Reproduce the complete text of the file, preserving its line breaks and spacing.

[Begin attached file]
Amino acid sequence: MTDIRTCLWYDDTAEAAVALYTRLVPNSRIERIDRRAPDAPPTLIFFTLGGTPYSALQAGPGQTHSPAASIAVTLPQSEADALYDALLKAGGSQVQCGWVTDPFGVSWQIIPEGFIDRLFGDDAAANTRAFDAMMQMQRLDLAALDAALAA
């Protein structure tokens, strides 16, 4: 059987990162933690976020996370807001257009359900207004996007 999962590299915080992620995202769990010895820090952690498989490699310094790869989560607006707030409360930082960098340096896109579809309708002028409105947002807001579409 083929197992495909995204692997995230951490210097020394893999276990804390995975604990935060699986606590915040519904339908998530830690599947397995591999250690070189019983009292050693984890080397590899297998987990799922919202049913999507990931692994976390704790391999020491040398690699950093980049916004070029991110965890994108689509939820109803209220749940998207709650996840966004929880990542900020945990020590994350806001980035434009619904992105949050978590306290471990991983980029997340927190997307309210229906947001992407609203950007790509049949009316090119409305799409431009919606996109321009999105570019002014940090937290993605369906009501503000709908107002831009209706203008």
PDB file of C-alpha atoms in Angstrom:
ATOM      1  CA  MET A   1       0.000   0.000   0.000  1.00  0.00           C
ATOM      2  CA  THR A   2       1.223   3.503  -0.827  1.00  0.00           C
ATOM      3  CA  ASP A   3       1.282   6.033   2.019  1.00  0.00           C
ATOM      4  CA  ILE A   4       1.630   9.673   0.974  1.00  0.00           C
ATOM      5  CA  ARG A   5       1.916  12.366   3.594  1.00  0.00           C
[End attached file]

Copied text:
Amino acid sequence: MTDIRTCLWYDDTAEAAVALYTRLVPNSRIERIDRRAPDAPPTLIFFTLGGTPYSALQAGPGQTHSPAASIAVTLPQSEADALYDALLKAGGSQVQCGWVTDPFGVSWQIIPEGFIDRLFGDDAAANTRAFDAMMQMQRLDLAALDAALAA
């Protein structure tokens, strides 16, 4: 059987990162933690976020996370807001257009359900207004996007 999962590299915080992620995202769990010895820090952690498989490699310094790869989560607006707030409360930082960098340096896109579809309708002028409105947002807001579409 083929197992495909995204692997995230951490210097020394893999276990804390995975604990935060699986606590915040519904339908998530830690599947397995591999250690070189019983009292050693984890080397590899297998987990799922919202049913999507990931692994976390704790391999020491040398690699950093980049916004070029991110965890994108689509939820109803209220749940998207709650996840966004929880990542900020945990020590994350806001980035434009619904992105949050978590306290471990991983980029997340927190997307309210229906947001992407609203950007790509049949009316090119409305799409431009919606996109321009999105570019002014940090937290993605369906009501503000709908107002831009209706203008």
PDB file of C-alpha atoms in Angstrom:
ATOM      1  CA  MET A   1       0.000   0.000   0.000  1.00  0.00           C
ATOM      2  CA  THR A   2       1.223   3.503  -0.827  1.00  0.00           C
ATOM      3  CA  ASP A   3       1.282   6.033   2.019  1.00  0.00           C
ATOM      4  CA  ILE A   4       1.630   9.673   0.974  1.00  0.00           C
ATOM      5  CA  ARG A   5       1.916  12.366   3.594  1.00  0.00           C